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The AspidistraHallo again to all.

Users of the Anglican Cycle of Prayer read the names of our extended family each week in formal intercession. It's impossible to know how widely the practice obtains, but this week it will take us from Wales to North India, and Polynesia, on to Pittsburgh, Ireland, and South India, and then to Papua New Guinea, Ceylon, and Tanzania. We start again next week with West Africa.

The Cycle of Prayer is a reminder that we are a people with global connections and what was once called mutual responsibility and interdependence. We feel sorry for lectors on Sundays when strings of the names of dioceses are difficult to pronounce (and this is most Sundays). Even if only notionally, though, the difficulty of pronunciation moves us out of comfort zones and encourages our ears to hear diversity in unity.

There are now just under 900 dioceses in the Anglican Communion as reckoned by the ACO, a number far greater than the 76 represented at the first Lambeth Conference in 1867. It is not widely understood that there is no central ecclesiastical unit overseeing the delegation of domain names—that work has fallen since the middle 1990s to a group of volunteers who have for some time been mainly coterminous with the staff of Anglicans Online. If the ACO lists a diocese, its bishop or representatives can use our services to host their domains and subdomains. That may include listservs, internal platforms such as intranets or extranets, news services, catechetical materials, etc., and we maintain delegation records for every diocese in the world that has a website of which we know.

In a given week, a national church can inform us that it needs technical assistance with hosting for 40 dioceses, or we may discover that 20 or 30 diocesan webmasters have failed to renew their registrations, resulting in suspended websites. Suspended websites result in problems with email routing. Email problems make for breakdowns in internal communication. Once in place, the systems need to function smoothly, and this requires the human efforts of cooperation and mutual information. We have tried our best—some of us now for major fractions of our lives—to keep them running.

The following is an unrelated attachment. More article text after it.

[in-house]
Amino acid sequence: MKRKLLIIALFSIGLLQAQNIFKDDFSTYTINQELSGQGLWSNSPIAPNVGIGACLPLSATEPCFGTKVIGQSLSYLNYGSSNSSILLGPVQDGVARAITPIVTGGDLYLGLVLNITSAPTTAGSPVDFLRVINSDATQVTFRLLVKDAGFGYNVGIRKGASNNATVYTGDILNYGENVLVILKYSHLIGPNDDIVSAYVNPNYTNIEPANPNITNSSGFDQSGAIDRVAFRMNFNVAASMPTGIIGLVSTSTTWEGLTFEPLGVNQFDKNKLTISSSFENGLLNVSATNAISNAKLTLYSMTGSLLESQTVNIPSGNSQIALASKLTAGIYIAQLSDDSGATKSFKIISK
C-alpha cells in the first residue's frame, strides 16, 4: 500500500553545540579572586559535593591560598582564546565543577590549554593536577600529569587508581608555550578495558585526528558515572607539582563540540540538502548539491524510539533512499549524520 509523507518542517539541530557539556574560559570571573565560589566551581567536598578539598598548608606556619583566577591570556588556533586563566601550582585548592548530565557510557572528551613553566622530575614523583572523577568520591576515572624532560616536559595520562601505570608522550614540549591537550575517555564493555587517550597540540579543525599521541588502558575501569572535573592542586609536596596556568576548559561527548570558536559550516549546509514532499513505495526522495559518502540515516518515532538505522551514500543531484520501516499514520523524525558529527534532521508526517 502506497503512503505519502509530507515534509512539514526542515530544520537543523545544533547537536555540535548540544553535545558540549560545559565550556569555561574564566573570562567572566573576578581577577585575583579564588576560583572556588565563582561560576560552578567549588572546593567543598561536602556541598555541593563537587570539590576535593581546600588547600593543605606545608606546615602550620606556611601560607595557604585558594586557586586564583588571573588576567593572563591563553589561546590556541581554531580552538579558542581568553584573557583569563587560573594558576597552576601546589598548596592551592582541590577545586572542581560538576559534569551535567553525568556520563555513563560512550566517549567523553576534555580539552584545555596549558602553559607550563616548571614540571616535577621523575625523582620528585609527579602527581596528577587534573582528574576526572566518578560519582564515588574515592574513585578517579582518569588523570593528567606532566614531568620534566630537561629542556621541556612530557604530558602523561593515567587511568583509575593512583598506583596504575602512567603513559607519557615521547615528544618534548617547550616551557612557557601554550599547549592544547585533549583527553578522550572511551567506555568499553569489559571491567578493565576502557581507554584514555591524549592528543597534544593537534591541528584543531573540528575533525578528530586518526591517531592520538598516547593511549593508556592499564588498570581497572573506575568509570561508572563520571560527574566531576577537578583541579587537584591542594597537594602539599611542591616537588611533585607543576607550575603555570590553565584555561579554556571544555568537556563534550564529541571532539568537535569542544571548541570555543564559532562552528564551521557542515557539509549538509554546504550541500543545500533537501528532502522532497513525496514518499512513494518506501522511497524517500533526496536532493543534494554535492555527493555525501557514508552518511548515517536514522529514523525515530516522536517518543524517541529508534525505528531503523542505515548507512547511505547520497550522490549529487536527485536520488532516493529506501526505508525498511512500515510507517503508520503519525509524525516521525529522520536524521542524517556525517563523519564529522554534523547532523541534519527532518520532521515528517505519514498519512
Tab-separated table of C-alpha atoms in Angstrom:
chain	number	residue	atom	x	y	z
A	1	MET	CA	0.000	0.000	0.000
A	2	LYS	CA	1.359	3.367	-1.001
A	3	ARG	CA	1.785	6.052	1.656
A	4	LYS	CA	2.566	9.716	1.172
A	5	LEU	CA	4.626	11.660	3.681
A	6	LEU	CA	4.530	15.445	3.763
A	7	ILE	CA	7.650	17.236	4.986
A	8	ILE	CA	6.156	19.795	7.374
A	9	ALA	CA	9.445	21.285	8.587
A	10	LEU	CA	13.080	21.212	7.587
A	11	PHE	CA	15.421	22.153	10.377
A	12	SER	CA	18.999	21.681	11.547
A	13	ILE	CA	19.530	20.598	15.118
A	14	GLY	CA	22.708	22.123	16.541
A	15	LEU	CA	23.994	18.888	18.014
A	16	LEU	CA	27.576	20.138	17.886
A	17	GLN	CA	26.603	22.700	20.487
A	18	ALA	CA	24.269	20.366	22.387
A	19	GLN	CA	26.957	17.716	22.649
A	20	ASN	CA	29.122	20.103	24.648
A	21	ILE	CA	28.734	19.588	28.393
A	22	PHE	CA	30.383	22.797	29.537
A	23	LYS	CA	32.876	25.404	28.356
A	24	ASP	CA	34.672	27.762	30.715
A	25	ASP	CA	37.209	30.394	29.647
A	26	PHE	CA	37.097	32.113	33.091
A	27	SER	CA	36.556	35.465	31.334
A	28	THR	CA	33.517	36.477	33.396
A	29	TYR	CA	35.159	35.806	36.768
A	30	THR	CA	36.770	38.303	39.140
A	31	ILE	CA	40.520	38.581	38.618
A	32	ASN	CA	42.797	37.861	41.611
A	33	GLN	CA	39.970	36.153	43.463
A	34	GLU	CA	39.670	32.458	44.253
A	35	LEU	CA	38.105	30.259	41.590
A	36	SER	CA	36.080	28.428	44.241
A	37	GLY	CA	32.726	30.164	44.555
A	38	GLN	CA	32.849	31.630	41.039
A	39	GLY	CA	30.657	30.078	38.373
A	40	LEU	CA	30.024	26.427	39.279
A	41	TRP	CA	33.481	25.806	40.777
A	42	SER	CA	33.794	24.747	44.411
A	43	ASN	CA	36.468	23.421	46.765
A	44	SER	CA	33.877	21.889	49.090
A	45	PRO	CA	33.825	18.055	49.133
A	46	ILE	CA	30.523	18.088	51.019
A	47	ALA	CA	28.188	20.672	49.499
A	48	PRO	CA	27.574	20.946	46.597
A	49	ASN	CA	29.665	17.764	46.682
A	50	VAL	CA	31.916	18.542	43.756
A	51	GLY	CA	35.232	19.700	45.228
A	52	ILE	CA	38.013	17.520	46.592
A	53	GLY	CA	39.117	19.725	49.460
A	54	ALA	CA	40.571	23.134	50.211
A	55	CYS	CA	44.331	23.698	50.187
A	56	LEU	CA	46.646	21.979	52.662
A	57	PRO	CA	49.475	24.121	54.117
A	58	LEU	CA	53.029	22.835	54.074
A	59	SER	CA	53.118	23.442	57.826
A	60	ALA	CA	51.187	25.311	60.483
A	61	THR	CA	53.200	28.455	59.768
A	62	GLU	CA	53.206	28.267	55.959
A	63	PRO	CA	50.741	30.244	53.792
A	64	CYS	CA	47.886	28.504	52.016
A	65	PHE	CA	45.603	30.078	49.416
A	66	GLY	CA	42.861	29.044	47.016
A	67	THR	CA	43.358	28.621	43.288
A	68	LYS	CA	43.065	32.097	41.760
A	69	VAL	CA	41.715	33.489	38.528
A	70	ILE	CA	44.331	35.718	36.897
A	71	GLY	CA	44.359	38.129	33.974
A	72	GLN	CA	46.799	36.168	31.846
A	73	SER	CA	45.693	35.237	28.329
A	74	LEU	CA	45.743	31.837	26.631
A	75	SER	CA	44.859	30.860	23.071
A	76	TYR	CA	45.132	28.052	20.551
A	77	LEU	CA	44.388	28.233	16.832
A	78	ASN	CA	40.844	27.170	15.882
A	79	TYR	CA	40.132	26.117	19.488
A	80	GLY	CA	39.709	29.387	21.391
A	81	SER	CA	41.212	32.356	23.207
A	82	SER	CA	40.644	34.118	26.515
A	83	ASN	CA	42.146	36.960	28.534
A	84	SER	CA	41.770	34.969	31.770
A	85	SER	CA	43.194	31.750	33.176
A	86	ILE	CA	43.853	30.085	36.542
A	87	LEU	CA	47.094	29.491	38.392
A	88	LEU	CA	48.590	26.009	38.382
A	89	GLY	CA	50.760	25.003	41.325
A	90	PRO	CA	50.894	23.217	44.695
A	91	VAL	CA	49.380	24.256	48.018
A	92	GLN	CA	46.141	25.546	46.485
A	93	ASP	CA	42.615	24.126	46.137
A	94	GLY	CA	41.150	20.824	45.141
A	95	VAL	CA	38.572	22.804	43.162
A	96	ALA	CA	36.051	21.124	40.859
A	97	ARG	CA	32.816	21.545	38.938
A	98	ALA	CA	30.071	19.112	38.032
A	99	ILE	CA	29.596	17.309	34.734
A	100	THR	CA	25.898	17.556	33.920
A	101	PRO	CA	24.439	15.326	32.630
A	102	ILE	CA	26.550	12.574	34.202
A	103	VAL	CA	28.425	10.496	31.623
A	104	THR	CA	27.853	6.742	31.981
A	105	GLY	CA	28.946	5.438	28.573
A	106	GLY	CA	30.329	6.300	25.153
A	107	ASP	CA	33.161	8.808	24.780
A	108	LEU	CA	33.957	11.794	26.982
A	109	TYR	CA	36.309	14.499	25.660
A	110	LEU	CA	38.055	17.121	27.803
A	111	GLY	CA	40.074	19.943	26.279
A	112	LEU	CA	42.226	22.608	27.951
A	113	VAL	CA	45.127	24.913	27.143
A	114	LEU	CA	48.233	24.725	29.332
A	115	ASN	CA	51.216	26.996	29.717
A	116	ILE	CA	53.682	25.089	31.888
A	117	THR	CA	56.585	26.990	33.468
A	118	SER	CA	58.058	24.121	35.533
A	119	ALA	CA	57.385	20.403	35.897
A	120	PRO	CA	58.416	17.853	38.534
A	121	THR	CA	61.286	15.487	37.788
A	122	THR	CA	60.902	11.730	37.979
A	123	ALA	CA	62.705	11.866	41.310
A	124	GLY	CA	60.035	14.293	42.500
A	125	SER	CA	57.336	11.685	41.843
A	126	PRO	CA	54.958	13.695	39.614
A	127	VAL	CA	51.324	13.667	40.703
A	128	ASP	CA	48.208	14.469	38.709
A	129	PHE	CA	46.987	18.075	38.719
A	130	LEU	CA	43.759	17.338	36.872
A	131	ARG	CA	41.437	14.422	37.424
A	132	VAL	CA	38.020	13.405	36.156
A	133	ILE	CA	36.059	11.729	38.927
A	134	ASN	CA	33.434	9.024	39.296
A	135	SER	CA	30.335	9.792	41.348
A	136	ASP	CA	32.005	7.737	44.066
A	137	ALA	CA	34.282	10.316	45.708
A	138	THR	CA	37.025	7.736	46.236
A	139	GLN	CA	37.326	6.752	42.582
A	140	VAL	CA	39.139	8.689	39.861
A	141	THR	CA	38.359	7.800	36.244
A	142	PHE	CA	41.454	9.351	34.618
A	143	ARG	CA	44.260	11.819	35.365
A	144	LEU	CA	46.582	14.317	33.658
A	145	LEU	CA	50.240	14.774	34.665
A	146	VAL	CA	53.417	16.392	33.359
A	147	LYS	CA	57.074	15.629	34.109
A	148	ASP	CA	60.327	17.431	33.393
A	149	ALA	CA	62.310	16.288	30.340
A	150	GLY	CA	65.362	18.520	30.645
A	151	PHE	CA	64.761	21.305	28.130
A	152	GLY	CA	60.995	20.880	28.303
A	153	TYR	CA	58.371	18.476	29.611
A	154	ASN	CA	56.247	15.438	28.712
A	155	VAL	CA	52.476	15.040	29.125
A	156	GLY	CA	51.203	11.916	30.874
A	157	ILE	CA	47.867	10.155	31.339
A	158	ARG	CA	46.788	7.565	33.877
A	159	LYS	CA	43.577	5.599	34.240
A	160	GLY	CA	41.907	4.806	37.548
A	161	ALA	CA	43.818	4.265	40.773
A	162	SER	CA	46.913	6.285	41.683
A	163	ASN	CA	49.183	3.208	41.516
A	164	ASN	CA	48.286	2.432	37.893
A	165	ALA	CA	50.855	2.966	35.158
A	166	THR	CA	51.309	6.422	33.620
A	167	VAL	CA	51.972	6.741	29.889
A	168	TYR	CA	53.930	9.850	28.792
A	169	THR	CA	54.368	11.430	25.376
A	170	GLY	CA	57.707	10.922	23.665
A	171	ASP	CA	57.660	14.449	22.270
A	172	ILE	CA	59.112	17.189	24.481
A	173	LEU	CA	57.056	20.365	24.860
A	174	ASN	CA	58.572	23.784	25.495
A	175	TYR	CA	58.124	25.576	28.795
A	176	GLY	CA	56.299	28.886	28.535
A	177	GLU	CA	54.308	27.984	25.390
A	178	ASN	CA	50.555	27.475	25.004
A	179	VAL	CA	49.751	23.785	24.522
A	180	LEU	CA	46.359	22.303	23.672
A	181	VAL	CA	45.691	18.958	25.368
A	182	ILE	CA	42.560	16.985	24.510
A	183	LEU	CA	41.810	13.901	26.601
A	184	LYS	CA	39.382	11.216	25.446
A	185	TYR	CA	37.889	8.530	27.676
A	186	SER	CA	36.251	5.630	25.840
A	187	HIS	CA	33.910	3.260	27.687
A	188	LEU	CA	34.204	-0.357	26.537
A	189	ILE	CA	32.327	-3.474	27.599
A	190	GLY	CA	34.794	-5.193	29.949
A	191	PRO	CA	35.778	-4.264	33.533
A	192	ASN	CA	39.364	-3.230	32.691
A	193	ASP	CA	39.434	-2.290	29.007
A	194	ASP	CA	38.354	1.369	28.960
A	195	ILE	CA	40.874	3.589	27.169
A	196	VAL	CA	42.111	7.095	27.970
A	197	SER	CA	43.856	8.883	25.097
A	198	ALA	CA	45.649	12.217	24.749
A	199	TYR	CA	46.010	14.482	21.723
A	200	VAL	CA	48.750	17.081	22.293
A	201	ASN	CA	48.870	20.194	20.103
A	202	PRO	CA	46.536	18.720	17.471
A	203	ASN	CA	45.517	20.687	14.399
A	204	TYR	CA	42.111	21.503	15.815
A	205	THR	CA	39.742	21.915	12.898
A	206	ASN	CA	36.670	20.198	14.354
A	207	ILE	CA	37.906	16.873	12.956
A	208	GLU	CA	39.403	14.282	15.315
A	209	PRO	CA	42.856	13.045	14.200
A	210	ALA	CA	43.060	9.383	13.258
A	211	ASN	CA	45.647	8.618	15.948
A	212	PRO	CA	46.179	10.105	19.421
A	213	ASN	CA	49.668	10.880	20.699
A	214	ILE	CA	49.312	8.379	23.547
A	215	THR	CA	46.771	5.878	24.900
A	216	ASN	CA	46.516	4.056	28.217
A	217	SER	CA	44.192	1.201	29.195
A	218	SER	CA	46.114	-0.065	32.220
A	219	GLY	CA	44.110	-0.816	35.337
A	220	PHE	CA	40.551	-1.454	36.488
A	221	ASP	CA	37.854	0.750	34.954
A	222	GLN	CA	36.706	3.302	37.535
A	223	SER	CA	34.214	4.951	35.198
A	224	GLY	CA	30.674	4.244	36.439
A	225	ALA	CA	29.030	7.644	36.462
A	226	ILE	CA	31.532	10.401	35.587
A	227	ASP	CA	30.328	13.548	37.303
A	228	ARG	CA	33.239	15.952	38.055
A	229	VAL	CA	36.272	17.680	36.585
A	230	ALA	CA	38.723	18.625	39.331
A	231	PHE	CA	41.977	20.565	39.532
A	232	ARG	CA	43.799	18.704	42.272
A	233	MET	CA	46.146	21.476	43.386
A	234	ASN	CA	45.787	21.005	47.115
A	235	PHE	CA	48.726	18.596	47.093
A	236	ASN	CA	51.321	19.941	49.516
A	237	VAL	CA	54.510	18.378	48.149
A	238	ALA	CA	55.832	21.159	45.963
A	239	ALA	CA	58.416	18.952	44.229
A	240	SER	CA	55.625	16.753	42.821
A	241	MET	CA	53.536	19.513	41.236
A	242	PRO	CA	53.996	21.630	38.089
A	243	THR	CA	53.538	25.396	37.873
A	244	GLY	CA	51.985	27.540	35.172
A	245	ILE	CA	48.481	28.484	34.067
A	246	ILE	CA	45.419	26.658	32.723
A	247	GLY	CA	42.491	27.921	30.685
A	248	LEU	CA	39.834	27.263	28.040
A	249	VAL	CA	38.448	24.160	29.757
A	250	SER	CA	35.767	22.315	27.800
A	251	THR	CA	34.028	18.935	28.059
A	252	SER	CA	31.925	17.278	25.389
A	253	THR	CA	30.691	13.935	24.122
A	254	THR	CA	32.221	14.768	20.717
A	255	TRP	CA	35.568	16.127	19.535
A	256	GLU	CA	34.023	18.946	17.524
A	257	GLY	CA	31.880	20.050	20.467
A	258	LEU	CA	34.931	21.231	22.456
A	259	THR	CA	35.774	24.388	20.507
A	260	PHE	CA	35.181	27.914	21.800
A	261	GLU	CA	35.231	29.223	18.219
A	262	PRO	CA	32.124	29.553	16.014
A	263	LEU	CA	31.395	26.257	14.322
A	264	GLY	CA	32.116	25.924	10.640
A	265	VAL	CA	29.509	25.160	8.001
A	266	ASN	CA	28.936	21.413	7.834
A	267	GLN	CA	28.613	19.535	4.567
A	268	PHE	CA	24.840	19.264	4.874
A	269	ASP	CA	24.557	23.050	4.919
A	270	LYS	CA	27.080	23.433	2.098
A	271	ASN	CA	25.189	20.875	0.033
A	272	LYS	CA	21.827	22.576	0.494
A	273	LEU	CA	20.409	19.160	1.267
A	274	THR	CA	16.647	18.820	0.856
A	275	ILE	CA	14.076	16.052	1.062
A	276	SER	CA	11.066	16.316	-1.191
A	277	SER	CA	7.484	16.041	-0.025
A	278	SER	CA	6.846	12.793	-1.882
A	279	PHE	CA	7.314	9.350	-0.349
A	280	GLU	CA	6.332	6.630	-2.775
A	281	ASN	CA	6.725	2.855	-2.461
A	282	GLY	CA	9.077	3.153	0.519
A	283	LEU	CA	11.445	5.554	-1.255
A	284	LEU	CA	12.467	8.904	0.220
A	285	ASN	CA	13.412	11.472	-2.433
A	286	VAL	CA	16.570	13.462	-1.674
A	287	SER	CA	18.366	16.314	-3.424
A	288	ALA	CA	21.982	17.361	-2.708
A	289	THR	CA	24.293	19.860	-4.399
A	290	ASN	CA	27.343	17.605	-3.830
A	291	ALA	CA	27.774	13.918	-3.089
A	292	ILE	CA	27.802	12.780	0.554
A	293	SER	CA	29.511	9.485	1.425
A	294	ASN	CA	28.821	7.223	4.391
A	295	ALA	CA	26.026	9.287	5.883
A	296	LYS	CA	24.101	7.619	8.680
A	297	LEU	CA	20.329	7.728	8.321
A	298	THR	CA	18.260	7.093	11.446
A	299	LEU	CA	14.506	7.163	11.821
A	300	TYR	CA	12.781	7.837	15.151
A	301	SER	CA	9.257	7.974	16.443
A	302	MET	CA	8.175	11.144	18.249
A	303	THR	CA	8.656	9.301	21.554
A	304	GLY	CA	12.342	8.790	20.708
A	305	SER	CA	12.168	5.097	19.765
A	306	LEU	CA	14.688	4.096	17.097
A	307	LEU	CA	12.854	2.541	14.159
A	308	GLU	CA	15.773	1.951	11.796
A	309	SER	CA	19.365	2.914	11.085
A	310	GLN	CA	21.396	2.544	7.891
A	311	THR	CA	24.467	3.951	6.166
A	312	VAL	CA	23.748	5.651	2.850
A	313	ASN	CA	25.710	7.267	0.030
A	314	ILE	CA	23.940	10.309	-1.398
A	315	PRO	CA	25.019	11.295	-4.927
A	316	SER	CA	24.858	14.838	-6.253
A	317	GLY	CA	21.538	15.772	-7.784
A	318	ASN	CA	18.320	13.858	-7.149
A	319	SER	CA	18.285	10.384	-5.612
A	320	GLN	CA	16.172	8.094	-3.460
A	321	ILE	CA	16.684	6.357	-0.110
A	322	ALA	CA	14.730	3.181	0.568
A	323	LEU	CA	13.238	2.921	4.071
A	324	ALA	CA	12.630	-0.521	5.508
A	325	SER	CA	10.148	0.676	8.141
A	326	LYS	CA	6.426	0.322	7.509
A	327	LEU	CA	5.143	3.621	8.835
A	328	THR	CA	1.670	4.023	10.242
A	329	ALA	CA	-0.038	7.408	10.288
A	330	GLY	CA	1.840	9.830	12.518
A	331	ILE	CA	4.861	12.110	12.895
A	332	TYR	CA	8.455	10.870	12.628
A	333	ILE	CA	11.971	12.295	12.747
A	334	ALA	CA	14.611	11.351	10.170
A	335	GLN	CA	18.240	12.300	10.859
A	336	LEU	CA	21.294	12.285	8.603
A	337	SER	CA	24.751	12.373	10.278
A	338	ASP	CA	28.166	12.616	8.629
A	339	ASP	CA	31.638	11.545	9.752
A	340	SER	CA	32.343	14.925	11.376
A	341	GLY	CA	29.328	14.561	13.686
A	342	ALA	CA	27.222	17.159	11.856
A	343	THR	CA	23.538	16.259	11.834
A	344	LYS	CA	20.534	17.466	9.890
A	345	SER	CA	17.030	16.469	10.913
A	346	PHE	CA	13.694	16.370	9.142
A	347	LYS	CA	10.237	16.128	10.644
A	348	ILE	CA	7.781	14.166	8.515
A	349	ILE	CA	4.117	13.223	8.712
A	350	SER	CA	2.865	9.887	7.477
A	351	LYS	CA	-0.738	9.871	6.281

The raw data of domain names turns out to have something of the texture of religious change and development in it. The work of First Nations self-determination in Canada is evident in the need for The same can be said for and similar subdomains in Aotearoa New Zealand. Processes of litigation or decline have led to the retiring of some diocesan domains. In still other places, the profusion of diocesan structures has made it difficult to stay on top of the number of diocesan sites in Sudanese and Nigerian Anglicanism. There are countries in which a social media platform such as a Facebook page is more useful than a standalone website, and there are parts of our global church in which a diocesan website can be used to influence communion-wide dynamics through the sermons of a given bishop or the statements of a local synod. As the smallest self-replicating unit within catholic sacramental ecclesiology, the diocese is the interstice between the parish and the Church, between itself and other dioceses, and for the facilitation of its ordained ministers' formation, ordination and training. Some contexts need a domain name to do this, and others do not.

Someone must keep the aspidistra flying, and yet we are very, very tired.

See you next week.

Our Signatures

Richard Mammana


All of us at Anglicans Online

6 October 2019

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